Editor's letter

The best thing you can do for your children is to secure your own finances

The "Bank of Mum and Dad" is now the 11th-largest mortgage lender in the UK. But giving your children money may not be the best way to help them, says Merryn Somerset Webb.

Pensioner shivering with cold next to old-fashioned stove © Getty Images

Generosity is fine but make sure you look after yourself too

Pensioner shivering with cold next to old-fashioned stove © Getty Images

You might be worried about the possibility of a global recession, trade war, or even Brexit. I'm worried about the Bank of Mum and Dad (BoMad). The latest report from Legal & General on the amount lent inside families to those wanting to get on the property ladder shows a huge transfer of wealth down the generations. In 2018 BoMaD lending came to £5.7bn. This year it is forecast to hit £6.3bn, with the average contribution knocking around £24,000. It isn't quite the same thing (most parents don't expect the money back), but on the numbers alone, this makes families the 11th-largest mortgage lenders in the UK.

The trend makes sense, of course: one of the reasons for rising wealth inequality in the UK (as everywhere) is that we are all living longer so wealth is trickling down more slowly than it has in the past. There's also nothing wrong with it: if you have spare cash why on earth not give it to your children to spend? As financial advisers like to say: there are no pockets in a shroud. The problem is that those who don't have spare cash are giving too finding it by downsizing, using equity release, cashing in pensions and, worst of all, taking out more debt themselves.

The result? Twenty-six percent of those who have lent or given money say they are worried they won't have enough to live on in retirement; 15% say they have already accepted a lower standard of living; 11% say they feel less secure. In a world where the state pension age is constantly shifting out, and so the number of people in receipt of it is shifting down (by about 300,000 in the last two years), this is miserable.

It also isn't very sensible. As I think I might have asked here before, will your children really thank you if, as a result of your generosity now, they have to help finance your old age later? I doubt it. Perhaps the best present you can give them is not your own delayed retirement (6% have delayed retiring to finance giving), but your own financial security? You can't control global markets or economies. You can (to a degree at least) control this.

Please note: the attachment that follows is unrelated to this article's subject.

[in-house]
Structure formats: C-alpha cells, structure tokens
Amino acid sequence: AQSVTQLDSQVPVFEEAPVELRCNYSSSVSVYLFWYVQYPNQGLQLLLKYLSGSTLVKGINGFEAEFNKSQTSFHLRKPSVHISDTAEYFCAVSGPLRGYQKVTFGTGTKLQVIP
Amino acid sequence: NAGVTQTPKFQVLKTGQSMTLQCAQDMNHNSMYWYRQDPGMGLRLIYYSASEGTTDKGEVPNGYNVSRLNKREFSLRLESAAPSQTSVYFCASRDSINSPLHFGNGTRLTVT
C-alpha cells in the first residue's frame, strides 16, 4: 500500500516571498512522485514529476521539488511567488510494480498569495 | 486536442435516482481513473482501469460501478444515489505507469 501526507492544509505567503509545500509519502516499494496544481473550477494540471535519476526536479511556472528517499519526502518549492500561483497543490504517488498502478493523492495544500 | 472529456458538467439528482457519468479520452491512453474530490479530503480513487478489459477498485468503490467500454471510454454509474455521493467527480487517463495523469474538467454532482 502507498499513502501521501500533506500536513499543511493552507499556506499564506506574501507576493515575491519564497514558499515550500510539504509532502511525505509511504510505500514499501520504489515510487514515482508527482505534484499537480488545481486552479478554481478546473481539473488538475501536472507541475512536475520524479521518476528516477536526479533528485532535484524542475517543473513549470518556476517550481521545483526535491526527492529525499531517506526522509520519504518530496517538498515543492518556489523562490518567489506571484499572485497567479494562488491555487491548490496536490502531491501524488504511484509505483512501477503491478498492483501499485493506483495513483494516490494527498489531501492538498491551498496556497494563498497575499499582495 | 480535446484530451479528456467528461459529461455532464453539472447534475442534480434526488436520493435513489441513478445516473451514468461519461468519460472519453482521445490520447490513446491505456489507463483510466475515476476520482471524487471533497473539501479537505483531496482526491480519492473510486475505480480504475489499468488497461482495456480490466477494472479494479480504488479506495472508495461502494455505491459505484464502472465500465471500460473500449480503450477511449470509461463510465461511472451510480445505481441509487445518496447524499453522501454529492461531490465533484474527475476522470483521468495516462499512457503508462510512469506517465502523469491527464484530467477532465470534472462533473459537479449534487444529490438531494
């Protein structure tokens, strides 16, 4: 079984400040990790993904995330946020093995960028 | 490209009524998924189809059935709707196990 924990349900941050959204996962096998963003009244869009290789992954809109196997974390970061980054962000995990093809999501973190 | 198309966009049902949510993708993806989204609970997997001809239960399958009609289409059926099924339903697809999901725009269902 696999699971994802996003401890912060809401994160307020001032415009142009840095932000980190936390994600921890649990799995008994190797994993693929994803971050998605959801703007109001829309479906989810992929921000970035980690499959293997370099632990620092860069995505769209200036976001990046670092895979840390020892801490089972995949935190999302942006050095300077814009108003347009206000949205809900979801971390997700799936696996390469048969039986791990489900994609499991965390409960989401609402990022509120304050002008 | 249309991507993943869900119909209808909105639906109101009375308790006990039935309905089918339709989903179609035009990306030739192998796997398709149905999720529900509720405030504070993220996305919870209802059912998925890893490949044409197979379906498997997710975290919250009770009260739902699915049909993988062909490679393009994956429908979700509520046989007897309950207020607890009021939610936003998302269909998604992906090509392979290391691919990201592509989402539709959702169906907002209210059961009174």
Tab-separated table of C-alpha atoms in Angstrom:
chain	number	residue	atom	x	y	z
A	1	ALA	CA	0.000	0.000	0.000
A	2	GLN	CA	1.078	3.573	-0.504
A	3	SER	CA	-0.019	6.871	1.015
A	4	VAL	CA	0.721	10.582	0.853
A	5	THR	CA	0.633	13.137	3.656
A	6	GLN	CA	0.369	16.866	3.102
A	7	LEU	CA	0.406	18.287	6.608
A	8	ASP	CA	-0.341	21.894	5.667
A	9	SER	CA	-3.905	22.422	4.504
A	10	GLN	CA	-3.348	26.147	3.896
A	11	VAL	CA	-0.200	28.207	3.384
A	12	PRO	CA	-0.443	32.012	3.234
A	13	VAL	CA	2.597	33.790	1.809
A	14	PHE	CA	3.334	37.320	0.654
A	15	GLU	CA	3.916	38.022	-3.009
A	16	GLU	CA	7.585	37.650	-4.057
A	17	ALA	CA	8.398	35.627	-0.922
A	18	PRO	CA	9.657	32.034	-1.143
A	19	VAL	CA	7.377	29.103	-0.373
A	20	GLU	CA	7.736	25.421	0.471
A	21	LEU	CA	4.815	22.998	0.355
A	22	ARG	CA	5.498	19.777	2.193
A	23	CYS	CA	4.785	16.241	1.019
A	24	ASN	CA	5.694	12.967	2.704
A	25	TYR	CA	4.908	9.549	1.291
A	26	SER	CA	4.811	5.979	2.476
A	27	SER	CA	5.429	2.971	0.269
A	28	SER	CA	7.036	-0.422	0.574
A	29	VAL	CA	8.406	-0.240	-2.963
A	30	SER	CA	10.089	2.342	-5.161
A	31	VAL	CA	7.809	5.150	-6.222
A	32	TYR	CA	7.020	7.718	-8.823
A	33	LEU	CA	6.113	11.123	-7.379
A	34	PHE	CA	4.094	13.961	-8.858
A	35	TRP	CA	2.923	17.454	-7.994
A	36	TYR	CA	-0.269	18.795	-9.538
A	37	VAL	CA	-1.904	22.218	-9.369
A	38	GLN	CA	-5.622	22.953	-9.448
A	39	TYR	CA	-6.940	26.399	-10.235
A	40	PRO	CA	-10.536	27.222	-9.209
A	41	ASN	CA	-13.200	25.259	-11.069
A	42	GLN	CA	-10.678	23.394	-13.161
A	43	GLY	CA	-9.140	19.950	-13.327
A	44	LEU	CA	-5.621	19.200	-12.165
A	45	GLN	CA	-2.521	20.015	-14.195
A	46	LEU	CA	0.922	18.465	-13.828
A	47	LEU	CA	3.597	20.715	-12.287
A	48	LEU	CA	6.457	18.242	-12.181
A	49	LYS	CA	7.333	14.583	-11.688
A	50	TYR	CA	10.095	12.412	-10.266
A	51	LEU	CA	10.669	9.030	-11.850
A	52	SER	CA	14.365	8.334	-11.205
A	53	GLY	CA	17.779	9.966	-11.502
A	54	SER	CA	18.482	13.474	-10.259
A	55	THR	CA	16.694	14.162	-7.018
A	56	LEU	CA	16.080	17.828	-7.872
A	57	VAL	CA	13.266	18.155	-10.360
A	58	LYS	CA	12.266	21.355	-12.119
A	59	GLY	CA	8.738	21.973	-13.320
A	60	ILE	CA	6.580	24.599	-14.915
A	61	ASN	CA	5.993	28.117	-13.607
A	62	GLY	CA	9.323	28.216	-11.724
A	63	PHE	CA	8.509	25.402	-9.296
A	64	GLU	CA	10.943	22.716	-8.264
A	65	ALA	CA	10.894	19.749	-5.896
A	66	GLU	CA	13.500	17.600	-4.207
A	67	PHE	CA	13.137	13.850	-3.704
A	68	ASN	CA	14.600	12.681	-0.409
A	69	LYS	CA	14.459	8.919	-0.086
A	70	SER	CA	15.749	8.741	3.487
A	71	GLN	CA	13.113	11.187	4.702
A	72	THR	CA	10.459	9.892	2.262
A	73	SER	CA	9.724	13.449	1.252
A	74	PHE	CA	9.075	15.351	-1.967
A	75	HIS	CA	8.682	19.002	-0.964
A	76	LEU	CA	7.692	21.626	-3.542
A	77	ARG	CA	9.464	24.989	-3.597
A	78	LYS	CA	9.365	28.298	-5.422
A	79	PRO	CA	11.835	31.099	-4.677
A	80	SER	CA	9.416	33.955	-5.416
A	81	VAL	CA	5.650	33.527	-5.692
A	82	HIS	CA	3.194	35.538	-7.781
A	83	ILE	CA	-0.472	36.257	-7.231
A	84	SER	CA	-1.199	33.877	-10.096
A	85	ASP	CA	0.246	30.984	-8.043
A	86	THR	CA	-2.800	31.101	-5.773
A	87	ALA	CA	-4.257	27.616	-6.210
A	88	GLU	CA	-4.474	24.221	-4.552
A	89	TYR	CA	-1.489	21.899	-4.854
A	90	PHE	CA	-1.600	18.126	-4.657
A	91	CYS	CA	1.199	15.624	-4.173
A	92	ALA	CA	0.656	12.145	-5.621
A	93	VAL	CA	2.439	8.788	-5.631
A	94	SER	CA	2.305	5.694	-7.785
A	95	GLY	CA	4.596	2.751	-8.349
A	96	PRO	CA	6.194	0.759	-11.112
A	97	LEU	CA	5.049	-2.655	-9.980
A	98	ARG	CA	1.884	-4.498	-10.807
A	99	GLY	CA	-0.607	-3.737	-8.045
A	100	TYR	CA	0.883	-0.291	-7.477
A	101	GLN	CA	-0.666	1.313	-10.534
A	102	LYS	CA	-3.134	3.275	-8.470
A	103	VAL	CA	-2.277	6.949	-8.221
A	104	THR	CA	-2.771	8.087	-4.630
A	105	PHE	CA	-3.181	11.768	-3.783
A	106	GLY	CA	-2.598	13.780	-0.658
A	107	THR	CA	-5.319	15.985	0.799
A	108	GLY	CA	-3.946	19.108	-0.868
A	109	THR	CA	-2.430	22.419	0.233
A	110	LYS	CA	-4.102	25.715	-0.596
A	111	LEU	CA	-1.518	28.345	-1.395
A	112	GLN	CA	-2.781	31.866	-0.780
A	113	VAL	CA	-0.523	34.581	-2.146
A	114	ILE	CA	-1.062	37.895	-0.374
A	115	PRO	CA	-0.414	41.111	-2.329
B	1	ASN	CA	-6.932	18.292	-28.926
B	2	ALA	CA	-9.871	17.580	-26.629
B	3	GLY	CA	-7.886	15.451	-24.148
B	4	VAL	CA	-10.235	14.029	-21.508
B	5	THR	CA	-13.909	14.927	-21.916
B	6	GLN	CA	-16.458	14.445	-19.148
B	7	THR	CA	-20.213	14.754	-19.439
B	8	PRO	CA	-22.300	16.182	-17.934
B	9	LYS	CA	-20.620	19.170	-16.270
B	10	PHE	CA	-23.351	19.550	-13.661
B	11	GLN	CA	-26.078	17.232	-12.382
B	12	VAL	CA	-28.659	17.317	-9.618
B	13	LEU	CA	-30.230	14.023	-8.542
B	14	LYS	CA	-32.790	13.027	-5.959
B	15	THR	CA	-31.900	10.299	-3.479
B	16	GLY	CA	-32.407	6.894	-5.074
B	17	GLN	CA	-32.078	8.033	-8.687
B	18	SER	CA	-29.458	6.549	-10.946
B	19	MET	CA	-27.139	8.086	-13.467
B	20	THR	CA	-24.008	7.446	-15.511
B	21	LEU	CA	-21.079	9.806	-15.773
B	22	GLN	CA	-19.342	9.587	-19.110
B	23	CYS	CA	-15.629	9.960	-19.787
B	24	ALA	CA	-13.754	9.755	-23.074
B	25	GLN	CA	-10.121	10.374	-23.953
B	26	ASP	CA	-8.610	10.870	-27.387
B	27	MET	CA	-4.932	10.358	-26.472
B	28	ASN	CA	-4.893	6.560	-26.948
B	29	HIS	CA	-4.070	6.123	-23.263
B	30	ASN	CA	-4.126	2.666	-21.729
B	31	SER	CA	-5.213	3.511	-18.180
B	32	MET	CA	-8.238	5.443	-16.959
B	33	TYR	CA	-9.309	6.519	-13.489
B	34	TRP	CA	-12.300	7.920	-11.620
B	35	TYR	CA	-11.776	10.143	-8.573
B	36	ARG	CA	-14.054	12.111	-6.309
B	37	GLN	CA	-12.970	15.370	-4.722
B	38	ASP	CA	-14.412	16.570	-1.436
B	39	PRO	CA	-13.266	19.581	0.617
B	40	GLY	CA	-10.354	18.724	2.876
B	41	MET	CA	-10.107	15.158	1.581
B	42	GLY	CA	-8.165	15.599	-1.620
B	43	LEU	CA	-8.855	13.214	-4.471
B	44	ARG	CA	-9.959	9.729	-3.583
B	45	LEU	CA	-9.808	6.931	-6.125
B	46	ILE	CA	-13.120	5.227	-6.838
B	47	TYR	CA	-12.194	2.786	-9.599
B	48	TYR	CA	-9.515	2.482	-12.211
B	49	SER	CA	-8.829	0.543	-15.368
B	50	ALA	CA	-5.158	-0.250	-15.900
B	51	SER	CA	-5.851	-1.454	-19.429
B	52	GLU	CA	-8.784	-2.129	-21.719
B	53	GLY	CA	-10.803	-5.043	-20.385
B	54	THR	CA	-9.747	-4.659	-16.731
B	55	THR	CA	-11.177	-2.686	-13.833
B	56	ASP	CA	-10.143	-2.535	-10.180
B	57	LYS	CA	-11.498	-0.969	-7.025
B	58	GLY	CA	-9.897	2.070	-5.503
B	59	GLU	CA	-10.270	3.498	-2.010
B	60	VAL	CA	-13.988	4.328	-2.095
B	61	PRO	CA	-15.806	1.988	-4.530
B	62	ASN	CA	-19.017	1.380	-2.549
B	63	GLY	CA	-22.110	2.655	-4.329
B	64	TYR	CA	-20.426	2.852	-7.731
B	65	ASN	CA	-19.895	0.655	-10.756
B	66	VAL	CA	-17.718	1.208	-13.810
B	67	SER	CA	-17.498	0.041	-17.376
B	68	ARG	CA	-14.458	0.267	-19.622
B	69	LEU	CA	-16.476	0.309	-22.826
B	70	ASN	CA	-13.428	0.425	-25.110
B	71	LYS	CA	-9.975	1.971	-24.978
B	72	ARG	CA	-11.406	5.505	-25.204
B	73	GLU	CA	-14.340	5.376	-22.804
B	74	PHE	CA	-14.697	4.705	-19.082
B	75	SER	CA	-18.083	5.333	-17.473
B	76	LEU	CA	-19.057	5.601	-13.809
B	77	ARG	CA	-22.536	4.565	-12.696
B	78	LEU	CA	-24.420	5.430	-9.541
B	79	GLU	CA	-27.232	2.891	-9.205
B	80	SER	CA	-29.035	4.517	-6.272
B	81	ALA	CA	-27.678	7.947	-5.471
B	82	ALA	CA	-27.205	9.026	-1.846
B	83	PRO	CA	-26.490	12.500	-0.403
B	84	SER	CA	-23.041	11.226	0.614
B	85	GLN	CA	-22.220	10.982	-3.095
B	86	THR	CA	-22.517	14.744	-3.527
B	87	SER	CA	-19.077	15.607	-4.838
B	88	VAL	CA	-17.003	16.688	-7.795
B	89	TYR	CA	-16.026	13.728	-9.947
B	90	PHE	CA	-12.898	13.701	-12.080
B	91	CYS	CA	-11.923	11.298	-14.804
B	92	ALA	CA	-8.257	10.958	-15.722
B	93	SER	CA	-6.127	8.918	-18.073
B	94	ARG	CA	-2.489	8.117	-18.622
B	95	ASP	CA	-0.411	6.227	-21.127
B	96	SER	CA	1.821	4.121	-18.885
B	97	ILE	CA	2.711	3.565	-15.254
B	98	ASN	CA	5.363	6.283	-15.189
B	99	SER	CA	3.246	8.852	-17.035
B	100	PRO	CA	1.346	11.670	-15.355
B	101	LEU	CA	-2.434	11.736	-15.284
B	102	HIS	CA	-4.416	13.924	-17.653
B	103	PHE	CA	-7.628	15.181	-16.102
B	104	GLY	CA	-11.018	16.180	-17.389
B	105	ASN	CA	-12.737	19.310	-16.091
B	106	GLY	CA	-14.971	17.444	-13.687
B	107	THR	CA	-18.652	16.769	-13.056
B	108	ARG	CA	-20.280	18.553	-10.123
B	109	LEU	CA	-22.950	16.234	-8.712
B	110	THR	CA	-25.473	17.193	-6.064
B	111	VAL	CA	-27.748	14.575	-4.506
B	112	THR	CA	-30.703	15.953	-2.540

Mind-blowing opportunities

turn to our cover story

Finally to Brexit, where passions are as inflamed as ever. There is no one in this fight who isn't convinced they have right (and democracy) on their side. For more on this see here, where I look at how Adam Smith forecast the outrage machine.

You should also read our book reviews (yes, we do think you should read Rod Liddle on Brexit!), we also explain just how this proroguing business works, and finally we think about whether it is time to be "very positive" on the increasingly cheap UK stockmarket. Answer: if you can manage to rise above everyone else's Brexit hysteria, very probably yes.

Recommended

How to cut the cost of childcare
Personal finance

How to cut the cost of childcare

Childcare is expensive, yet few people are drawing upon all the government support they are entitled to. Ruth Jackson-Kirby explains what help is avai…
6 Jul 2022
How to cut your car’s fuel bill as the price of petrol hits a record high
Personal finance

How to cut your car’s fuel bill as the price of petrol hits a record high

The cost of filling the typical car’s 55-litre tank with petrol is now around £105. Here, Saloni Sardana looks at ways to keep your refuelling costs d…
5 Jul 2022
How to claim compensation for travel delays
Personal finance

How to claim compensation for travel delays

It promises to be a summer of chaos at airports, with thousands of flights cancelled and huge queues, while strikes on the railways haven't helped eit…
5 Jul 2022
We’re doing well on pensions – but we still need to do better
Pensions

We’re doing well on pensions – but we still need to do better

Pensions auto-enrolment has vastly increased the number of people in the UK with retirement savings. But we’re still not engaged enough, says Merryn S…
4 Jul 2022

Most Popular

Ray Dalio’s shrewd $10bn bet on the collapse of European stocks
European stockmarkets

Ray Dalio’s shrewd $10bn bet on the collapse of European stocks

Ray Dalio’s Bridgewater hedge fund is putting its money on a collapse in European stocks. It’s likely to pay off, says Matthew Lynn.
3 Jul 2022
Persimmon yields 12.3%, but can you trust the company to deliver?
Share tips

Persimmon yields 12.3%, but can you trust the company to deliver?

With a dividend yield of 12.3%, Persimmon looks like a highly attractive prospect for income investors. But that sort of yield can also indicate compa…
1 Jul 2022
Is inflation about to drop as recession takes hold?
UK Economy

Is inflation about to drop as recession takes hold?

Central banks are raising interest rates in an attempt to curb soaring inflation. But will that push the economy into recession? John Stepek looks at …
5 Jul 2022